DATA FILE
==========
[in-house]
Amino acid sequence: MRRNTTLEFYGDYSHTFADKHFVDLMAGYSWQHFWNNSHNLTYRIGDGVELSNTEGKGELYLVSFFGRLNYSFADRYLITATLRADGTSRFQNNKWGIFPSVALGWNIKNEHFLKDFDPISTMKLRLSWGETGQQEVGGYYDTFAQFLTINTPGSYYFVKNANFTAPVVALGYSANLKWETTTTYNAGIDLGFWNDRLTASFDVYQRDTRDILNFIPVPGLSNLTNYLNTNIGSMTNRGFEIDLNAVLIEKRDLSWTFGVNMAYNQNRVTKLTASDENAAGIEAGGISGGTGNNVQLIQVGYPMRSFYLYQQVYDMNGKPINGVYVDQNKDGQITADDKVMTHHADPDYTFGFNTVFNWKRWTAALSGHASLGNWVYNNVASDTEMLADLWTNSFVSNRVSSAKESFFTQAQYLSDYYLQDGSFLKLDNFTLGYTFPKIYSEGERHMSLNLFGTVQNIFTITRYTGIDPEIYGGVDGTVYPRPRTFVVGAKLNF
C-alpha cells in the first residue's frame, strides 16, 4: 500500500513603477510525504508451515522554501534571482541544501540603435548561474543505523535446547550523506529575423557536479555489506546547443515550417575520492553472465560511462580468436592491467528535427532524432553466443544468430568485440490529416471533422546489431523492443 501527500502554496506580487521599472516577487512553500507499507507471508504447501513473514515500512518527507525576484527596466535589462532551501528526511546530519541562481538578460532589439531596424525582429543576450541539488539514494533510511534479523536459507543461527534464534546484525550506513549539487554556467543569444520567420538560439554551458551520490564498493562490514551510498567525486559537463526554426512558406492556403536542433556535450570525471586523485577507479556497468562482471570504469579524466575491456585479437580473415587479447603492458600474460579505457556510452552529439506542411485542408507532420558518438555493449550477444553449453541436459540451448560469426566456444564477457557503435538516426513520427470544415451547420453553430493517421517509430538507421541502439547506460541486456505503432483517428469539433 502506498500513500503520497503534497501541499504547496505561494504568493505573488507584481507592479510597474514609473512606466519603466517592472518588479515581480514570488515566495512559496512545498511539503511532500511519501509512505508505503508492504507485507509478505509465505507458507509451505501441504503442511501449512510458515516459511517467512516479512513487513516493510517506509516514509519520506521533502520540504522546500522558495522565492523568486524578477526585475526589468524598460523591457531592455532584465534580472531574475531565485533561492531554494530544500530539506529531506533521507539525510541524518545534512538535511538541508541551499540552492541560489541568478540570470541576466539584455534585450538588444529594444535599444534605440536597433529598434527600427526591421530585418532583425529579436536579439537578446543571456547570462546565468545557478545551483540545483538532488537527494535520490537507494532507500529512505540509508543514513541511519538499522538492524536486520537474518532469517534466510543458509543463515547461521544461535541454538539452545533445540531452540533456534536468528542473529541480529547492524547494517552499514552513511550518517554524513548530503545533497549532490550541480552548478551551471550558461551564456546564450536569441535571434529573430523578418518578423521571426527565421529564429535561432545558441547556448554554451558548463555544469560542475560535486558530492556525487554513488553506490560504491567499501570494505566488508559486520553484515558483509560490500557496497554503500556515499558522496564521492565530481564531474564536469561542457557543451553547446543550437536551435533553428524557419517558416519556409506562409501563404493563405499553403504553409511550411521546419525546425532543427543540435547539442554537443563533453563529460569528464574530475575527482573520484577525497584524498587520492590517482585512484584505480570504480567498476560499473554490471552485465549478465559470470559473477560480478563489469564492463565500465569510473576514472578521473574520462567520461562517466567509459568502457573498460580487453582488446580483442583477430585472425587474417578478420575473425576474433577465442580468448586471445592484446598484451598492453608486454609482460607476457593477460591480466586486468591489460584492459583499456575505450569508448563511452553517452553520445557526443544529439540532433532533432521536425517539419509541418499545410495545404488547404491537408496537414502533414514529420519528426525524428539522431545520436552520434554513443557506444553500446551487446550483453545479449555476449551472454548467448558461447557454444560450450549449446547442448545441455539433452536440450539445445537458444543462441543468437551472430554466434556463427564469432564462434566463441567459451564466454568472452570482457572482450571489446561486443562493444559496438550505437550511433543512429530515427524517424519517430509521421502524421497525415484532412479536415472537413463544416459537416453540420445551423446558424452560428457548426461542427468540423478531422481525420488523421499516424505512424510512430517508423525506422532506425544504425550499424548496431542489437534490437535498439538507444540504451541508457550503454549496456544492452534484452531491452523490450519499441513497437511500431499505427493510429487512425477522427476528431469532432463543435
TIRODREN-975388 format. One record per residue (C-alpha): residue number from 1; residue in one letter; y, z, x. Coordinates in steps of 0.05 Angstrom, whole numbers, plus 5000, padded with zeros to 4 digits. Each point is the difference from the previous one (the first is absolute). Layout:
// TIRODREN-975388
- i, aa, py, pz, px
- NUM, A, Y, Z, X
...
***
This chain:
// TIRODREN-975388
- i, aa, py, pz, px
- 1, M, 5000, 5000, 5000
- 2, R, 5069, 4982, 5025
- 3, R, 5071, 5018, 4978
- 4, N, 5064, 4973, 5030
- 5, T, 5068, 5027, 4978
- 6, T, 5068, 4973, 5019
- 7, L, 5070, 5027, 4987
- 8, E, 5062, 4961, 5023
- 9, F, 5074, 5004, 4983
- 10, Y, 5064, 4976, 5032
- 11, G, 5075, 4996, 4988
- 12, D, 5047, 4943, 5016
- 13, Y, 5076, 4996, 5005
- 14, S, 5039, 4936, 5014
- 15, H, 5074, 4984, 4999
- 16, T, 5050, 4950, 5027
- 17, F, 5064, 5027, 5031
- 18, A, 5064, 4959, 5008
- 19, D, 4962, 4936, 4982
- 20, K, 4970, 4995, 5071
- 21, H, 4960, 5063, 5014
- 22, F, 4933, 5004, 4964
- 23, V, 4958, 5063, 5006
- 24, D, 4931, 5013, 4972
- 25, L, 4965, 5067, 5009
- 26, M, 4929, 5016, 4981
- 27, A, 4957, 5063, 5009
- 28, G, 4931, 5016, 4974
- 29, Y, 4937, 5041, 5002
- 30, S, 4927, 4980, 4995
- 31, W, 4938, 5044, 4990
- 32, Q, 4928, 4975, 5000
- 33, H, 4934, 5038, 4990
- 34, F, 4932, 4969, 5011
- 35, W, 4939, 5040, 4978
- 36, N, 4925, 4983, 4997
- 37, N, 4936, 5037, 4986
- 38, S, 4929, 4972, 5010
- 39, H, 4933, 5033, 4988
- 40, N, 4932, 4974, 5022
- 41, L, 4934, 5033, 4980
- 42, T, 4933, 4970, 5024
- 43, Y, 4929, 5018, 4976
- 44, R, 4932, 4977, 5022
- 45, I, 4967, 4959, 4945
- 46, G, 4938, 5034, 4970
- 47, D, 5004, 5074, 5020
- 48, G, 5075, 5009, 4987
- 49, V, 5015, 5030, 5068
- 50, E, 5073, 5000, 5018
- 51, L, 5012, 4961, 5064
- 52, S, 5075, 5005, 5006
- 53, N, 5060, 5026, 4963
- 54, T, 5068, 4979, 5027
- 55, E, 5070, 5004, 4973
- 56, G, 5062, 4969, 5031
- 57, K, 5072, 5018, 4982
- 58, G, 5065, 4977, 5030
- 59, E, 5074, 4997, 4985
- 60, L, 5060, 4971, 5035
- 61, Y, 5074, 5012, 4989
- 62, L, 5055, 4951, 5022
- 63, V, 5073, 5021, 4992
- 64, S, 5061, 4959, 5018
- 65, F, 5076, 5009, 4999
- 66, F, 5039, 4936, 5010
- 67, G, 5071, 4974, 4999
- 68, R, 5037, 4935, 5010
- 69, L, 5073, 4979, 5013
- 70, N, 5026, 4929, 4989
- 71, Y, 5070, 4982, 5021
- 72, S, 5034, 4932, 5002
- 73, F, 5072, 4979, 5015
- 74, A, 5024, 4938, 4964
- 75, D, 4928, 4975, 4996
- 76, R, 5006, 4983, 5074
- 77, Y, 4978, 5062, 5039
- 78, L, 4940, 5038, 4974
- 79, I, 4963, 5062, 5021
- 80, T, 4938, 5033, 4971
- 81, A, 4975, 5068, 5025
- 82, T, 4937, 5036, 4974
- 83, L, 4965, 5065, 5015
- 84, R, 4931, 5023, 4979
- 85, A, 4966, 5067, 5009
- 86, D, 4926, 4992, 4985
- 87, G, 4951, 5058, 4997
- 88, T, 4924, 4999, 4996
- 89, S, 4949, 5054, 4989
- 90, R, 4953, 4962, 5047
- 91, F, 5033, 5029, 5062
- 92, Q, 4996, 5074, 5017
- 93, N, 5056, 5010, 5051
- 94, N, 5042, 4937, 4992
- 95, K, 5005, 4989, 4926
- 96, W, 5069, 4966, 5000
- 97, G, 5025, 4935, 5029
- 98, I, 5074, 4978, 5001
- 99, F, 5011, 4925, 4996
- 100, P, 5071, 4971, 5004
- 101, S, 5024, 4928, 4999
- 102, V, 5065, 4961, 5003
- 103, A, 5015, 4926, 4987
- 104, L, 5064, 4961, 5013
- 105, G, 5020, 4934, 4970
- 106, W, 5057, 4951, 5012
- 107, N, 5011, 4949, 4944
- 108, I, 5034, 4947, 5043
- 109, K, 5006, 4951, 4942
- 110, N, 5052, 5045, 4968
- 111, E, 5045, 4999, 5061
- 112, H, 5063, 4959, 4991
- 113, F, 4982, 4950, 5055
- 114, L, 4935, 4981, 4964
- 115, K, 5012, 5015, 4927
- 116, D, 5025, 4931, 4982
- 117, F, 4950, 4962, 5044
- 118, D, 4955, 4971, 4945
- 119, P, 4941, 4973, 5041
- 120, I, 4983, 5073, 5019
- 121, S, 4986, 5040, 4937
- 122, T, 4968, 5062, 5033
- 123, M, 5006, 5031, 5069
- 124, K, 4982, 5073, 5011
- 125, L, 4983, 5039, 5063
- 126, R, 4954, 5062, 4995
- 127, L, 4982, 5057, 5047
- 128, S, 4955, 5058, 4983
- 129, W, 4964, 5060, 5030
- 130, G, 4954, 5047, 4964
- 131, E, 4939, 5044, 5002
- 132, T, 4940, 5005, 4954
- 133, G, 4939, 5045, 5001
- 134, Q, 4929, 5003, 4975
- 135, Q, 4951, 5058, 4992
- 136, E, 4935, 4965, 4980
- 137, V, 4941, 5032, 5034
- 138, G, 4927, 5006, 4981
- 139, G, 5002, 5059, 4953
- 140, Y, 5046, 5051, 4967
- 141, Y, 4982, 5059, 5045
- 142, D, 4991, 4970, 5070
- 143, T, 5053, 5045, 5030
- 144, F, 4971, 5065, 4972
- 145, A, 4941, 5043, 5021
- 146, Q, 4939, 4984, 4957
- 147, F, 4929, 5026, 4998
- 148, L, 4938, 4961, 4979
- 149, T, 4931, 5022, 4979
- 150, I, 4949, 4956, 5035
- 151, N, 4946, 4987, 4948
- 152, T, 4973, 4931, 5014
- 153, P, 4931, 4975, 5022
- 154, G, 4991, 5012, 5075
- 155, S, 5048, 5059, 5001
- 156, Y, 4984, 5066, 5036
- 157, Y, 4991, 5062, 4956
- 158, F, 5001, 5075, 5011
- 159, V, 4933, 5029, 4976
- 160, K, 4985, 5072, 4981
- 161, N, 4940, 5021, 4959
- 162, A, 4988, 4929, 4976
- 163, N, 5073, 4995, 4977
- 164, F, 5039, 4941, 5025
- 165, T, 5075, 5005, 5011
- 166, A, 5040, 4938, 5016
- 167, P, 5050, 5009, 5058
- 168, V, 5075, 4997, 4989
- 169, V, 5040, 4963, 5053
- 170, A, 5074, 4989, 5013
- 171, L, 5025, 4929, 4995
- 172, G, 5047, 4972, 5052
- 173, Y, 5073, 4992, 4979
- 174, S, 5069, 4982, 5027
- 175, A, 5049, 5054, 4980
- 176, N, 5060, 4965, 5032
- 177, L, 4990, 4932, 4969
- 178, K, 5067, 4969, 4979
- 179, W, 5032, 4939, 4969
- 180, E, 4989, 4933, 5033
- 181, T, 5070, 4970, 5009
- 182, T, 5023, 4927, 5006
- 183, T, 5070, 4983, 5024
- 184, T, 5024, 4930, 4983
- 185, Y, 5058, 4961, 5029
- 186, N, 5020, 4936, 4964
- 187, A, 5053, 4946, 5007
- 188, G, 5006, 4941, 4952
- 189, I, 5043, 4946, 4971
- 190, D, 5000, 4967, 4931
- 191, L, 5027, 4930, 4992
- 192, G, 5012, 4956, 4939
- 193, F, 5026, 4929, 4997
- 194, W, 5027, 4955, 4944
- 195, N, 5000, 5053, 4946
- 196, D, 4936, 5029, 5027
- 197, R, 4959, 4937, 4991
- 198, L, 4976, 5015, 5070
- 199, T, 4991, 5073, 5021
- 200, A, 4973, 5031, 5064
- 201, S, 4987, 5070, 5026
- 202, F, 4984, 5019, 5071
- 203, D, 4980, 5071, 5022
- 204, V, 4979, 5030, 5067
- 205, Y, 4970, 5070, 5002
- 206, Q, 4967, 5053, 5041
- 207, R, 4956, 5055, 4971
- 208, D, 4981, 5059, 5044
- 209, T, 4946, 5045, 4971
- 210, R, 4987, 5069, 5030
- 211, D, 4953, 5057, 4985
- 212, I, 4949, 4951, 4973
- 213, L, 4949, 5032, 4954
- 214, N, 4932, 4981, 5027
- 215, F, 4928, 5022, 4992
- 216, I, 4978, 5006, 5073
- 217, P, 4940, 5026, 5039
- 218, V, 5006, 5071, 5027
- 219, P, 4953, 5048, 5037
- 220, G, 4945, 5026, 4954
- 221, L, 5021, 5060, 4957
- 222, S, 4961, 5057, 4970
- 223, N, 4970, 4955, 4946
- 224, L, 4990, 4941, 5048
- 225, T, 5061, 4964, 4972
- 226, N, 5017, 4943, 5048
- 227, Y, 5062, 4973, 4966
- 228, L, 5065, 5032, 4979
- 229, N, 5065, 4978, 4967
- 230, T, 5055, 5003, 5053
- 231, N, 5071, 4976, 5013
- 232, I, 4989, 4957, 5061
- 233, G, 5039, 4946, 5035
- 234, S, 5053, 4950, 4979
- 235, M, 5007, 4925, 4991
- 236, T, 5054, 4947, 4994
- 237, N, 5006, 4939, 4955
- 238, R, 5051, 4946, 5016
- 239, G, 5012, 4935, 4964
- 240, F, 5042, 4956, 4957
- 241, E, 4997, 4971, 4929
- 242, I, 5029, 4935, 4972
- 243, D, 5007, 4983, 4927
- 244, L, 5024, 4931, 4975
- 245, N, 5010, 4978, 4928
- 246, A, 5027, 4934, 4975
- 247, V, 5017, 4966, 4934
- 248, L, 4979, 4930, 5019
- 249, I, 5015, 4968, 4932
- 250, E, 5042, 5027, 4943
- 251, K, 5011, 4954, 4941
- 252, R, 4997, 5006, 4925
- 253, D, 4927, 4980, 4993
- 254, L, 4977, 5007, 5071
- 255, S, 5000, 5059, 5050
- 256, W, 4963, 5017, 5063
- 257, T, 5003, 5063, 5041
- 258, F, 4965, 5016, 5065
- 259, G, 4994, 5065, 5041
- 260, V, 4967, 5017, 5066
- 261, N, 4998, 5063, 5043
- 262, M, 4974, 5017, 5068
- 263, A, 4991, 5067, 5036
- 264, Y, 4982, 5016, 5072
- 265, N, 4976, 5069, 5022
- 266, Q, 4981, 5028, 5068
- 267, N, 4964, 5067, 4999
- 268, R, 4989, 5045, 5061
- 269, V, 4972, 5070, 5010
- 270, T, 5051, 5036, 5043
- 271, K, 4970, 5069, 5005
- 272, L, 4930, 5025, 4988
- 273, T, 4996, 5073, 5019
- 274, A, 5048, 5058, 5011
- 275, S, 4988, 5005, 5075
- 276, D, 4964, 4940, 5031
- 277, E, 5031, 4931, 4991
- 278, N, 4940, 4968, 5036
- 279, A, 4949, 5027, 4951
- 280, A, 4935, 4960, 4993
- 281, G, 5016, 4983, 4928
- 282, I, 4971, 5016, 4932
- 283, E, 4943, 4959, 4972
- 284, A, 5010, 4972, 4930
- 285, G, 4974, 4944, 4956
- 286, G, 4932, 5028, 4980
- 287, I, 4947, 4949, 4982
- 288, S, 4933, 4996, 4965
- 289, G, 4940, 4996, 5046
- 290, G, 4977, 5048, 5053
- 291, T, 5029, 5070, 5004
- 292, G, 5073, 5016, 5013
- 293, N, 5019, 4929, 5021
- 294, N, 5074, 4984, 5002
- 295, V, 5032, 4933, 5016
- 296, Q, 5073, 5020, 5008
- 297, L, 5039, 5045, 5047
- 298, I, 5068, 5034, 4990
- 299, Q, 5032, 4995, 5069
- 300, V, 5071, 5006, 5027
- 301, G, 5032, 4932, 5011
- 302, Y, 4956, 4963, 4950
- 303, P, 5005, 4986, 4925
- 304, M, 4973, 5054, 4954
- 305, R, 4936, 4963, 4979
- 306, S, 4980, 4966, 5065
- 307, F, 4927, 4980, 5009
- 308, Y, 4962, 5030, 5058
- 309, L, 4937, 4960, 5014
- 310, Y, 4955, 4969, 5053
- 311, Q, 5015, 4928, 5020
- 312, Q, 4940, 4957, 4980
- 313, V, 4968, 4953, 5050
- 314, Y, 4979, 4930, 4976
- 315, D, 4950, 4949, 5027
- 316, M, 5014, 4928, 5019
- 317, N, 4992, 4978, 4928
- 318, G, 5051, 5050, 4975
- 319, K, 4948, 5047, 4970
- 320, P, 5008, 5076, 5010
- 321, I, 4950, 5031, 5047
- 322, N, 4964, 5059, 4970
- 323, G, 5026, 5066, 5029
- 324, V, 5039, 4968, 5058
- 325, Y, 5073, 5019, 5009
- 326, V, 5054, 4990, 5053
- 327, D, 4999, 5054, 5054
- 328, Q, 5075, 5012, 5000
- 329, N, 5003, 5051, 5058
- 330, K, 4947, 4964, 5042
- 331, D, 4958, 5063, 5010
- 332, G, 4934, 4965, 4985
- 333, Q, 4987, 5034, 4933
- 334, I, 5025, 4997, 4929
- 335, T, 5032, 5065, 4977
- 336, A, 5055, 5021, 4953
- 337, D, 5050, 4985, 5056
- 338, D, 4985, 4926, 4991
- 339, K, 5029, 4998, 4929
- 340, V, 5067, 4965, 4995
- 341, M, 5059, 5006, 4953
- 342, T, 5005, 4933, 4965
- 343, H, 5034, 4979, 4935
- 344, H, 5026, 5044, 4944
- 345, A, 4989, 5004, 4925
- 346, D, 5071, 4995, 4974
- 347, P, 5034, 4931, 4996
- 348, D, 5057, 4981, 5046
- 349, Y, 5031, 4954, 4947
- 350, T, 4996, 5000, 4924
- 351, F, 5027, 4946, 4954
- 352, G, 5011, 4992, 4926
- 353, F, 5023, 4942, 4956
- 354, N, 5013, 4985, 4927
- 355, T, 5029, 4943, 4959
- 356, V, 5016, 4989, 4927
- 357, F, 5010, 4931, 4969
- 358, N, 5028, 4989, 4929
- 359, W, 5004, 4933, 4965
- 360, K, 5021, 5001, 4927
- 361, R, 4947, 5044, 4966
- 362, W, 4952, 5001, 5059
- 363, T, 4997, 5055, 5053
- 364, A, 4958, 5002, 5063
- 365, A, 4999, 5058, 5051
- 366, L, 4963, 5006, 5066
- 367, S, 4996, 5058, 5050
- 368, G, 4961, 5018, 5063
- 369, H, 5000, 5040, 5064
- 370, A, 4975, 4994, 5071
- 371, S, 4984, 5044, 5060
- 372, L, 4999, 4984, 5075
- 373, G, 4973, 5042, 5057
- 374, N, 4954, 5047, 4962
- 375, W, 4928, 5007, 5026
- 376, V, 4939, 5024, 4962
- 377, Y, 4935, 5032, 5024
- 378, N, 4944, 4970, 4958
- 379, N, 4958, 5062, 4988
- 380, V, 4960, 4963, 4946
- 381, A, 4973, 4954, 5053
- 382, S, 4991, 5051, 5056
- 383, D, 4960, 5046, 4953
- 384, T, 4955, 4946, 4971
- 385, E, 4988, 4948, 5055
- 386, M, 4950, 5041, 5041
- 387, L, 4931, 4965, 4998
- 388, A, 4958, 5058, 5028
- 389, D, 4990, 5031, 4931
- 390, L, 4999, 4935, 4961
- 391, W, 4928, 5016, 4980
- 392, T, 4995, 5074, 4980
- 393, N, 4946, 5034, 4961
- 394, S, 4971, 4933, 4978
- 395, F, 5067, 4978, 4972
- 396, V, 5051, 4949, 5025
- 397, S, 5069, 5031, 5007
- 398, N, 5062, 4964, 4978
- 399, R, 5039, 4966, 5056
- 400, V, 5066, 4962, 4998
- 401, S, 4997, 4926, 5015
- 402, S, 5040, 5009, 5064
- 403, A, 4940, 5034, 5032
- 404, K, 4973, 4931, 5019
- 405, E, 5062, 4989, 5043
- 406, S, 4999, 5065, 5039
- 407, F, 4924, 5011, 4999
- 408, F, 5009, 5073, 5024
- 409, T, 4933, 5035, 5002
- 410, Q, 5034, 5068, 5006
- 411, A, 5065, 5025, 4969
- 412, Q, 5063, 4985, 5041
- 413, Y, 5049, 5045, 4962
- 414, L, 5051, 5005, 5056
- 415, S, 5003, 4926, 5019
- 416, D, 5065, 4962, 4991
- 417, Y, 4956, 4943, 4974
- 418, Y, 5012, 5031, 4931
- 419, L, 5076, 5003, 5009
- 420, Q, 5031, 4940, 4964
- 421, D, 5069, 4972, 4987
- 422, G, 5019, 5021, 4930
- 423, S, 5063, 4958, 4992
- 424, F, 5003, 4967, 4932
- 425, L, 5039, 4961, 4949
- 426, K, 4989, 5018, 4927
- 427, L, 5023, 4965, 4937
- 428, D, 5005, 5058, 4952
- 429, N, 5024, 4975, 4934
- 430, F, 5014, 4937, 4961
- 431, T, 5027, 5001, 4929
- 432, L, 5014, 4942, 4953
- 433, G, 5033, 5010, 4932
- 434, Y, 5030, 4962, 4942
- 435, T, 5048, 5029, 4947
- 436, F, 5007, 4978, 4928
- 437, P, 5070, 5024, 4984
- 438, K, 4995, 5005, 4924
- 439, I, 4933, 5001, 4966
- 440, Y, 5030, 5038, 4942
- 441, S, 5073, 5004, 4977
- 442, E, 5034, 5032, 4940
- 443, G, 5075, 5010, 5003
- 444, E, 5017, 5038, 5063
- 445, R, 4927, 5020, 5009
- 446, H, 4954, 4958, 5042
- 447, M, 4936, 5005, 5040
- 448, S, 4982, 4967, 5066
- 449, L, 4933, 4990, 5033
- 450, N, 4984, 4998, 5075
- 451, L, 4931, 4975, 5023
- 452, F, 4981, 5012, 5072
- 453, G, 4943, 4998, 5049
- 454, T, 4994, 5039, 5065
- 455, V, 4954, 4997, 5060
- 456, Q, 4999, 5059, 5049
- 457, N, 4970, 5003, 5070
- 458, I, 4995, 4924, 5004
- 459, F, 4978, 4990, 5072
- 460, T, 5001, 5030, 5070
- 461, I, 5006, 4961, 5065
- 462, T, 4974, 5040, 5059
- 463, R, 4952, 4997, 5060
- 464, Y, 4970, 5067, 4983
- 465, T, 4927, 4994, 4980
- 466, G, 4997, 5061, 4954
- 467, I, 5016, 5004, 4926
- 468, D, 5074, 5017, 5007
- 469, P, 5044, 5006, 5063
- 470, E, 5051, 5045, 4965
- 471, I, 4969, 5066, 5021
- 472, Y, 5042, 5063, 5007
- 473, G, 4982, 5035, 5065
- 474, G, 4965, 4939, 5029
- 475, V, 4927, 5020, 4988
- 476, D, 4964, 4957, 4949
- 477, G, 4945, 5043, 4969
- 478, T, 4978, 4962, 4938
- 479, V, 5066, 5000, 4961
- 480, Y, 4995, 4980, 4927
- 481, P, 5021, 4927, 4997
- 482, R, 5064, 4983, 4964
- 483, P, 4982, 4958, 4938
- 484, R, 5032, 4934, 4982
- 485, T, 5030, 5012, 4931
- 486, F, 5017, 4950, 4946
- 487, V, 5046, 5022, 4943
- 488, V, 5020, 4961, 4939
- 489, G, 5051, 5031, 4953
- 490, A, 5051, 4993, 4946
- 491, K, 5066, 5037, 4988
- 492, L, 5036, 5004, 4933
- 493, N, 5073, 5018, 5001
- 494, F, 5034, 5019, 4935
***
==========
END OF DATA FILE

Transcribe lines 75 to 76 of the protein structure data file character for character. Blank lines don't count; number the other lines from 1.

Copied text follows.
- 63, V, 5073, 5021, 4992
- 64, S, 5061, 4959, 5018